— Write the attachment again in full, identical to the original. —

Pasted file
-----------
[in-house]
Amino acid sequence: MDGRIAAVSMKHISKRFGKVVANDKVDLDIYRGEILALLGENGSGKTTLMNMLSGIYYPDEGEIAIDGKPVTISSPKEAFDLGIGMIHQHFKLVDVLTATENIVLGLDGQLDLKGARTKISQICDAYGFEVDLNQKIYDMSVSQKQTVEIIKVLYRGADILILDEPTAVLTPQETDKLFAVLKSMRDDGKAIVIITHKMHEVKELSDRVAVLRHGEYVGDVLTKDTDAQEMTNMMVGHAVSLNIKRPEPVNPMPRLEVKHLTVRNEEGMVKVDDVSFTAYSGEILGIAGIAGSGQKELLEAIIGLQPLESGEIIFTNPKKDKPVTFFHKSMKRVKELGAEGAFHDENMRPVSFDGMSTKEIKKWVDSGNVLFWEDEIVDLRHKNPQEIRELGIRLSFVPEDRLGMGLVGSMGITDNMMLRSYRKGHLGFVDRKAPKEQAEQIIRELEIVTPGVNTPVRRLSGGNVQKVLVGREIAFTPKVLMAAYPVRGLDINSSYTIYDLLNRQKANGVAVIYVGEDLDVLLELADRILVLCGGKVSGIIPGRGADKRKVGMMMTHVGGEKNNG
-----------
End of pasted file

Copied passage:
[in-house]
Amino acid sequence: MDGRIAAVSMKHISKRFGKVVANDKVDLDIYRGEILALLGENGSGKTTLMNMLSGIYYPDEGEIAIDGKPVTISSPKEAFDLGIGMIHQHFKLVDVLTATENIVLGLDGQLDLKGARTKISQICDAYGFEVDLNQKIYDMSVSQKQTVEIIKVLYRGADILILDEPTAVLTPQETDKLFAVLKSMRDDGKAIVIITHKMHEVKELSDRVAVLRHGEYVGDVLTKDTDAQEMTNMMVGHAVSLNIKRPEPVNPMPRLEVKHLTVRNEEGMVKVDDVSFTAYSGEILGIAGIAGSGQKELLEAIIGLQPLESGEIIFTNPKKDKPVTFFHKSMKRVKELGAEGAFHDENMRPVSFDGMSTKEIKKWVDSGNVLFWEDEIVDLRHKNPQEIRELGIRLSFVPEDRLGMGLVGSMGITDNMMLRSYRKGHLGFVDRKAPKEQAEQIIRELEIVTPGVNTPVRRLSGGNVQKVLVGREIAFTPKVLMAAYPVRGLDINSSYTIYDLLNRQKANGVAVIYVGEDLDVLLELADRILVLCGGKVSGIIPGRGADKRKVGMMMTHVGGEKNNG